Free Energy Savings Assessment



A Collection Of Federal Tax
Benefits & State Rebates


Making an investment in renewable energy can involve high up-front solar costs, and while solar financing options bring the costs of solar down, incentives are another great way to make solar affordable for the average building owner. Though many state and federal incentives have limited availability, the following is a summary of the various solar incentives currently on offer.

Federal Solar Tax Credits for Commercial Solar

Currently there are a number of different federal incentives that, when combined, can cover up to 55% of the cost of a new solar system. When coupled with incentives offered by states, the cost of a solar installation may be even lower.

Federal Investment Tax Credit (ITC):

This option gives businesses the option of offsetting their income taxes with a tax credit for 30% of the purchase of a solar power system under US Code Title 26 (Section 48(a)(3)), with no value cap. The 30% ITC tax credit was extended for solar projects up until December 31, 2016 and can be used for regular and alternative minimum tax (AMT).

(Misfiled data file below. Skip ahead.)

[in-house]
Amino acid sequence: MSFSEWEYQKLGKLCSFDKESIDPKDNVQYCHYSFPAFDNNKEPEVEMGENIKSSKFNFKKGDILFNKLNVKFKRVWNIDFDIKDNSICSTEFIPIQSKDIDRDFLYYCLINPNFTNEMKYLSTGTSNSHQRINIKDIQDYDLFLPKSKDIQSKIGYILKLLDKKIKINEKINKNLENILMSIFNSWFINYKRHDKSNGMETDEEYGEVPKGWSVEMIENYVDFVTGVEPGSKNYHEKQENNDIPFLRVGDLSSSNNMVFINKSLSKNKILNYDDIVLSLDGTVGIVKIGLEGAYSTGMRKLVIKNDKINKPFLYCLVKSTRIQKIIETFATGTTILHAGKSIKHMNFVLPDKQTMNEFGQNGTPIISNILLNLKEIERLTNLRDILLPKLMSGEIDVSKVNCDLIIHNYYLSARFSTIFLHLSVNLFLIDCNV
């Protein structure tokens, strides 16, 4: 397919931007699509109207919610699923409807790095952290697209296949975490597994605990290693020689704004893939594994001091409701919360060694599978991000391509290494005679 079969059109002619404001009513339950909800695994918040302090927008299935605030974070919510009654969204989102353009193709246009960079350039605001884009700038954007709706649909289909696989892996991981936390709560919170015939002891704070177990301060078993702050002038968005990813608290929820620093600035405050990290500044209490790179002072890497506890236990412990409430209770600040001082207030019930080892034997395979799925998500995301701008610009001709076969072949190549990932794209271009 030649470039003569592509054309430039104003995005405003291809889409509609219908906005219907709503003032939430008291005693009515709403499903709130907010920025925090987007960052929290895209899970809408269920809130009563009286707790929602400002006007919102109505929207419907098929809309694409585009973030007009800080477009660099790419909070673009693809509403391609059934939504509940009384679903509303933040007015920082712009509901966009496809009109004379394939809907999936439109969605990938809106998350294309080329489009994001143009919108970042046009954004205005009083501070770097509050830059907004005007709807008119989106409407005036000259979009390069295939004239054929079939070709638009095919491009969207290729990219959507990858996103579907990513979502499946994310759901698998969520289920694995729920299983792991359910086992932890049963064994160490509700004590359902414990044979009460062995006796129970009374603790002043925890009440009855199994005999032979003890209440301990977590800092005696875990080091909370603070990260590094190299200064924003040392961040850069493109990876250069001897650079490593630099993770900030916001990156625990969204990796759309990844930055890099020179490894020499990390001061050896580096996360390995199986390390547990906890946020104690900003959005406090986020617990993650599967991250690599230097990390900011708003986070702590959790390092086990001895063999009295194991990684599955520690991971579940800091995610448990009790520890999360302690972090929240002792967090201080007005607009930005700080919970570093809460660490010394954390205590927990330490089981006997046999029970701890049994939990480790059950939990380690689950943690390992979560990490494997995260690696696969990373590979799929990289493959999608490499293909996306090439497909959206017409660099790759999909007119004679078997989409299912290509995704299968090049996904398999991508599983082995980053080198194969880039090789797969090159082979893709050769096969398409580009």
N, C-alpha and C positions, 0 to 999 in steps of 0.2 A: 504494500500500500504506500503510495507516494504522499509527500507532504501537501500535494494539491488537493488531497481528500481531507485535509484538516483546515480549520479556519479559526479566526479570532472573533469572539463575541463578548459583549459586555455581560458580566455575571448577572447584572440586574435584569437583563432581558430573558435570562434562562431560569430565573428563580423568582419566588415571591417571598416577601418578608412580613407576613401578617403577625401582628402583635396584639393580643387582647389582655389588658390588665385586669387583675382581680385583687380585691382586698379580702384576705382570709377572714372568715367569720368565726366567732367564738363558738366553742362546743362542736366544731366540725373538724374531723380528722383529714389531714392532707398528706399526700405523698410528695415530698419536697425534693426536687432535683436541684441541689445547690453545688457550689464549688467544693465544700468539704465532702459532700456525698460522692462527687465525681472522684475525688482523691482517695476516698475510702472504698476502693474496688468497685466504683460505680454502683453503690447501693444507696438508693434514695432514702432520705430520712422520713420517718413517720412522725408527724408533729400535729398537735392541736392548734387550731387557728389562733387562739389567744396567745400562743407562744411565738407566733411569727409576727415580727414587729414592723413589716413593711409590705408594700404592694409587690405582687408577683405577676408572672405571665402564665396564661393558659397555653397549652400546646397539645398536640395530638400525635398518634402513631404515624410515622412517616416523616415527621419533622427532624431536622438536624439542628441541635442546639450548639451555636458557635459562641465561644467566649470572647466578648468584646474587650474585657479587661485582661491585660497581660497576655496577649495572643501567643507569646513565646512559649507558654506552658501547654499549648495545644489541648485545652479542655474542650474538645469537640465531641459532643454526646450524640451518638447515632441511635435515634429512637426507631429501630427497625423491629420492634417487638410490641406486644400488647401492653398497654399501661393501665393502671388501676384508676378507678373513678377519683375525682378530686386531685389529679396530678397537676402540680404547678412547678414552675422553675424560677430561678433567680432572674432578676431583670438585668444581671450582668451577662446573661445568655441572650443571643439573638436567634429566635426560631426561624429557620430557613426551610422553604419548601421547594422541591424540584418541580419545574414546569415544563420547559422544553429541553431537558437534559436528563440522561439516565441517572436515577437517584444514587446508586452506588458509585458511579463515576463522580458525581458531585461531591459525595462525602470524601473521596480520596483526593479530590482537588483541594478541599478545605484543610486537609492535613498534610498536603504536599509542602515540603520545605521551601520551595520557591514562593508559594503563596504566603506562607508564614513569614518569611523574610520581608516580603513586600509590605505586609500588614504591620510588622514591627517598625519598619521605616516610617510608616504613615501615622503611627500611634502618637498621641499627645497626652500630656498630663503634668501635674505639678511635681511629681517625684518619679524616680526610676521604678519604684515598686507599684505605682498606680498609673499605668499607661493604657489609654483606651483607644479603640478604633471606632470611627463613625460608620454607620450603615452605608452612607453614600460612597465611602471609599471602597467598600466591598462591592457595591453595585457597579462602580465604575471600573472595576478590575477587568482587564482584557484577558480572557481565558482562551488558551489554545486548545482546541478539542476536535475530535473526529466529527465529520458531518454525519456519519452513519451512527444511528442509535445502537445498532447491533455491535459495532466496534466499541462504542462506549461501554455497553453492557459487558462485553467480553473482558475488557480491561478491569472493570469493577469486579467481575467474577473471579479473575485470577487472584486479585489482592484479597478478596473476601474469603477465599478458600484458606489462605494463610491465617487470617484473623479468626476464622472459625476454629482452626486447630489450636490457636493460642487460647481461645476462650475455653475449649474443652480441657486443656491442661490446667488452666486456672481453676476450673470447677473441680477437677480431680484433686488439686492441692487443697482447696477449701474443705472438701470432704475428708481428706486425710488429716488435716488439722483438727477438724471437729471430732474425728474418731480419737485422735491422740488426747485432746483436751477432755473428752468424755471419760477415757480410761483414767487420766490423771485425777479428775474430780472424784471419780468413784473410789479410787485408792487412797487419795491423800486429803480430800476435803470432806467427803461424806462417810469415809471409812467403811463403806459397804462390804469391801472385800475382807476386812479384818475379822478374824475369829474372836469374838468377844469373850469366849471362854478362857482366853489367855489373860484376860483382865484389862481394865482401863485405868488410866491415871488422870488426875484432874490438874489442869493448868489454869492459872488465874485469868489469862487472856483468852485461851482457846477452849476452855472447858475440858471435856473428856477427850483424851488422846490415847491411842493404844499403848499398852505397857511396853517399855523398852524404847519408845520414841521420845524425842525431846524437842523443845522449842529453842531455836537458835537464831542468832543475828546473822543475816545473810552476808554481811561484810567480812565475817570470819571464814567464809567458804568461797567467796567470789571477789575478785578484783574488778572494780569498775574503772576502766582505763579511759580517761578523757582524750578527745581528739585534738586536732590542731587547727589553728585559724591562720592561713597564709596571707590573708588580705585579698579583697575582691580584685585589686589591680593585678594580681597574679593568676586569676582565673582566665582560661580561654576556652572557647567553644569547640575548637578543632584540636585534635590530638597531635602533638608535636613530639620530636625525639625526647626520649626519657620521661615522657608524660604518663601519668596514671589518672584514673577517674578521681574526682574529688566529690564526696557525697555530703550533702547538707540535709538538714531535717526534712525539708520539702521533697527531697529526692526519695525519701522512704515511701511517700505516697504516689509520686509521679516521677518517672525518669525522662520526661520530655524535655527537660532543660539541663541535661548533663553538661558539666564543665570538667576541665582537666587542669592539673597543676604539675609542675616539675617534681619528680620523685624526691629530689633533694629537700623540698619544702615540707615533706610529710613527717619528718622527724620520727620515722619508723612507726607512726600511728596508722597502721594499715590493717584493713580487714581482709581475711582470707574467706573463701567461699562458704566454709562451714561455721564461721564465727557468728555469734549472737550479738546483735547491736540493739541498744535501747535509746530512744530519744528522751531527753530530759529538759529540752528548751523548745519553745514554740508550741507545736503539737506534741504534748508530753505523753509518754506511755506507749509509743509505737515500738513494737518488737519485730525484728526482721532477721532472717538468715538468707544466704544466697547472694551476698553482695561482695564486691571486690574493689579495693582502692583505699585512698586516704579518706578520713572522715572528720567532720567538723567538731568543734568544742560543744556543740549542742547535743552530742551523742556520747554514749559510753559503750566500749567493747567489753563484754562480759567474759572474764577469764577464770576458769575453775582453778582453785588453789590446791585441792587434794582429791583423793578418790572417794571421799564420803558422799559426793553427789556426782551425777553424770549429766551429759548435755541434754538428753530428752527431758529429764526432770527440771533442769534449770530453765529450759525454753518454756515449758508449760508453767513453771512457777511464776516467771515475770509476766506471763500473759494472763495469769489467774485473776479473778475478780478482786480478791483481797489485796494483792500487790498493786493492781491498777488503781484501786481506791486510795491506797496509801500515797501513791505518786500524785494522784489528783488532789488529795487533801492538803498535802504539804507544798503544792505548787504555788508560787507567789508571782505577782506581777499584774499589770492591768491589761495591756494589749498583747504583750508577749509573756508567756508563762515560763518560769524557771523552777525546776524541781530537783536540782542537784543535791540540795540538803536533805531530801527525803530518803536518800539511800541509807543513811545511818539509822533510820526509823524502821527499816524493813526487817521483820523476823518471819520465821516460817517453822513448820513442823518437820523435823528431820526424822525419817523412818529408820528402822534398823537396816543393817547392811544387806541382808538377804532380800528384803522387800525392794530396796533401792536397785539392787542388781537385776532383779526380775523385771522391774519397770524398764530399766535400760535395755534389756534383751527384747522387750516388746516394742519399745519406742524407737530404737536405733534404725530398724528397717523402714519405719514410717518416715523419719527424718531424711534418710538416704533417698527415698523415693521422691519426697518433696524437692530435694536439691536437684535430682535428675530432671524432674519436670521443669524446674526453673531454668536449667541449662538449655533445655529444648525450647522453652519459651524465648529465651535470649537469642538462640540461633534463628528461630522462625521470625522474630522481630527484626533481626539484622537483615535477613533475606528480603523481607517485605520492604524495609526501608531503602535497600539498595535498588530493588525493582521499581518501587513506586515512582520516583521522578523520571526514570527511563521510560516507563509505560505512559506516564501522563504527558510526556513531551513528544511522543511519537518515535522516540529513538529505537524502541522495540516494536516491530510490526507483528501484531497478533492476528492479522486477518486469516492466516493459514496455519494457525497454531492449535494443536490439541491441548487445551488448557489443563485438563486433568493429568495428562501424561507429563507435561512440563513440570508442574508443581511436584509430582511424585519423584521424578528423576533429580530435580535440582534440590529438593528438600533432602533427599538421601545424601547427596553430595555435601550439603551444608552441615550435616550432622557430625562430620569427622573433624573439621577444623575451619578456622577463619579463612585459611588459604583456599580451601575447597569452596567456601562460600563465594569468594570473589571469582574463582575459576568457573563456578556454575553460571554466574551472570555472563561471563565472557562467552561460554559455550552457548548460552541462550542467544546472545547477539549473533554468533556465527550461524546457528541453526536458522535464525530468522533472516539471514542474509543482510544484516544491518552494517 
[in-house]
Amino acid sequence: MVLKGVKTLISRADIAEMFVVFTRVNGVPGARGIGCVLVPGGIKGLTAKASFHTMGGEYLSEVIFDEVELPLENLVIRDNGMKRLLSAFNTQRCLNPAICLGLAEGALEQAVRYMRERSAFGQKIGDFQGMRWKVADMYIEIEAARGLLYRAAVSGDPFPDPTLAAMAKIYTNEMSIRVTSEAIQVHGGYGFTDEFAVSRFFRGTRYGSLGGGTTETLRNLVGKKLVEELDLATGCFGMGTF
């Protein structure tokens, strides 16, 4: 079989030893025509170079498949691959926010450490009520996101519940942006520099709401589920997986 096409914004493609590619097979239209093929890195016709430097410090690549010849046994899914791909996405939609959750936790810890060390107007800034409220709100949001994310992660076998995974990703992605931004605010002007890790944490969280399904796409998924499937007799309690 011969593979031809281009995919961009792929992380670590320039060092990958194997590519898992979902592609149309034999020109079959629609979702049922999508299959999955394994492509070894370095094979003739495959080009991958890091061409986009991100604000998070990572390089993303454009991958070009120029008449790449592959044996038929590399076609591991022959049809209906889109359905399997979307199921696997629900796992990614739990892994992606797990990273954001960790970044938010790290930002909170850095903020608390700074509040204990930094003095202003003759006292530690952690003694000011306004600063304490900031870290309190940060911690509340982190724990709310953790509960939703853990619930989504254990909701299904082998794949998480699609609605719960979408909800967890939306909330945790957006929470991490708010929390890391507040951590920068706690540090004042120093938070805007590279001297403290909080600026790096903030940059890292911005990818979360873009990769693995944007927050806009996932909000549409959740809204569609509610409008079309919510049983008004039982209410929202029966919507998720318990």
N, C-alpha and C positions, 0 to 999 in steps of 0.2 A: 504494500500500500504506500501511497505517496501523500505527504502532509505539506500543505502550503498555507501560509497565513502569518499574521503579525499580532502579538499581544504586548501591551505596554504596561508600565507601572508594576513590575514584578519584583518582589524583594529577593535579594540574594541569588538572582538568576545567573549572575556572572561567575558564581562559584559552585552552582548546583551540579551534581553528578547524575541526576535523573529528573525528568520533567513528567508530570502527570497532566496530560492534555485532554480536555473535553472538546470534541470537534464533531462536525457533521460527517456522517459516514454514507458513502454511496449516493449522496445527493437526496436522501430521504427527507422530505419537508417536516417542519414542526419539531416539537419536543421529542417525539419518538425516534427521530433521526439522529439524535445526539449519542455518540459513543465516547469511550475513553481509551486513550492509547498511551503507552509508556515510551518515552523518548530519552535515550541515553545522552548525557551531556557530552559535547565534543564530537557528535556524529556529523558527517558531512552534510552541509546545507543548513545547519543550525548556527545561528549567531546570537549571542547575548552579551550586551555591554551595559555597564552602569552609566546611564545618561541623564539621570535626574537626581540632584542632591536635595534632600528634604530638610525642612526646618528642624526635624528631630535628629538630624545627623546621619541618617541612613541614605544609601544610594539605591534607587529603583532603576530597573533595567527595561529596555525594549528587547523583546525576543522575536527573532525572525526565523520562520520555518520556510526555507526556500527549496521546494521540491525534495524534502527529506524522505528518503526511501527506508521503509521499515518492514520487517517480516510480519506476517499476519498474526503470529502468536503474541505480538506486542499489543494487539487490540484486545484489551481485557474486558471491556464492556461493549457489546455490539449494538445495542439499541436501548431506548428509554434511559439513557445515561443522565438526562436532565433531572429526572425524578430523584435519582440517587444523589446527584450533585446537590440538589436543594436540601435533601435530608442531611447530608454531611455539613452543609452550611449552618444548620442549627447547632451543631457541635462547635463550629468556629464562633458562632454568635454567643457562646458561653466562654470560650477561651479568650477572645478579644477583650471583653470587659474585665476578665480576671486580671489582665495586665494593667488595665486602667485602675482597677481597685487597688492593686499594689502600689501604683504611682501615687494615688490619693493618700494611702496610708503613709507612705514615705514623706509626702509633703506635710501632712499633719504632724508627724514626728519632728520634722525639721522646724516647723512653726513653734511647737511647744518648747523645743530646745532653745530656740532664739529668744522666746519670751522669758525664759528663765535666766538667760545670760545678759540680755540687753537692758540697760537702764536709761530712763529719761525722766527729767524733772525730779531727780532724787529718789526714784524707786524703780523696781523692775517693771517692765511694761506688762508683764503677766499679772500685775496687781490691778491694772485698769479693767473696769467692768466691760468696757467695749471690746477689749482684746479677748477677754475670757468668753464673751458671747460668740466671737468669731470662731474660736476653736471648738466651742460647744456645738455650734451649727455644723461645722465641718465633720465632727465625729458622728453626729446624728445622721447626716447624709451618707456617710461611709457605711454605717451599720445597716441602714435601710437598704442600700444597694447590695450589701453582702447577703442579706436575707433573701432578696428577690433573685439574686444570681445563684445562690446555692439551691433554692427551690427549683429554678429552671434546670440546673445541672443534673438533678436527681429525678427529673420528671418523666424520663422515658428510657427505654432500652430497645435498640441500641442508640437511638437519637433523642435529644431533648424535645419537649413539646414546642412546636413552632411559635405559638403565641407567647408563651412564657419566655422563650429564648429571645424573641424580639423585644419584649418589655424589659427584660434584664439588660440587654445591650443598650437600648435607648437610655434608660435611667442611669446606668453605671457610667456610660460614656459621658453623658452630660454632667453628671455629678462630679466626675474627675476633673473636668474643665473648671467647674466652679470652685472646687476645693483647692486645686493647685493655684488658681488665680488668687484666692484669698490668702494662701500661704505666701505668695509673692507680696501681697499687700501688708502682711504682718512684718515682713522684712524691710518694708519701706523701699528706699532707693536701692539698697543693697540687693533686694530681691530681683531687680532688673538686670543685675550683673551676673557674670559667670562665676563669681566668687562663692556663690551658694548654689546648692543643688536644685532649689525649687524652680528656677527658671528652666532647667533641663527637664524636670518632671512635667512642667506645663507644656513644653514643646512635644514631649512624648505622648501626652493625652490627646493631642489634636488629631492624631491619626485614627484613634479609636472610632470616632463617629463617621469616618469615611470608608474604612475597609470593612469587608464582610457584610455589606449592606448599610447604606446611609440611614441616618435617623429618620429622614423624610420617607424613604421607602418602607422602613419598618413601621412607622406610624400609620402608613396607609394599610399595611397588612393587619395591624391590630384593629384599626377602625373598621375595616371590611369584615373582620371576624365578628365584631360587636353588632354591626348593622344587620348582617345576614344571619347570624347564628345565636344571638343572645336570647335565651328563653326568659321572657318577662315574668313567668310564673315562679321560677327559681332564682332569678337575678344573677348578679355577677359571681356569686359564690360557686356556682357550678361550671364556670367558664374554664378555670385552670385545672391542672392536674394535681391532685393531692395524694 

Accelerated Depreciation:

Through the Modified Accelerated Cost-Recovery System (MACRS) offered by the federal government, businesses can recover additional solar investment costs. Currently, businesses that go solar qualify 50% bonus depreciation. This means that the business can recover the cost earlier than it would under straight-line depreciation.

California Solar Incentives for Commercial Solar:

California has some of the most generous tax incentives in the country, making a solar installation much more attractive to building owners than ever before. Perhaps most noteworthy are the incentives offered through local utility companies as part of the California Solar Initiative (CSI). The CSI’s objective is to install 3,000 megawatts of solar capacity on roofs throughout the state. To that end CSI offers small and medium sized solar systems an Expected Performance-Based Buydown (EPBB) on a per-watt rebate basis for systems 50 kW or smaller. This means that as the state’s total solar capacity increases, the incentive amounts decrease.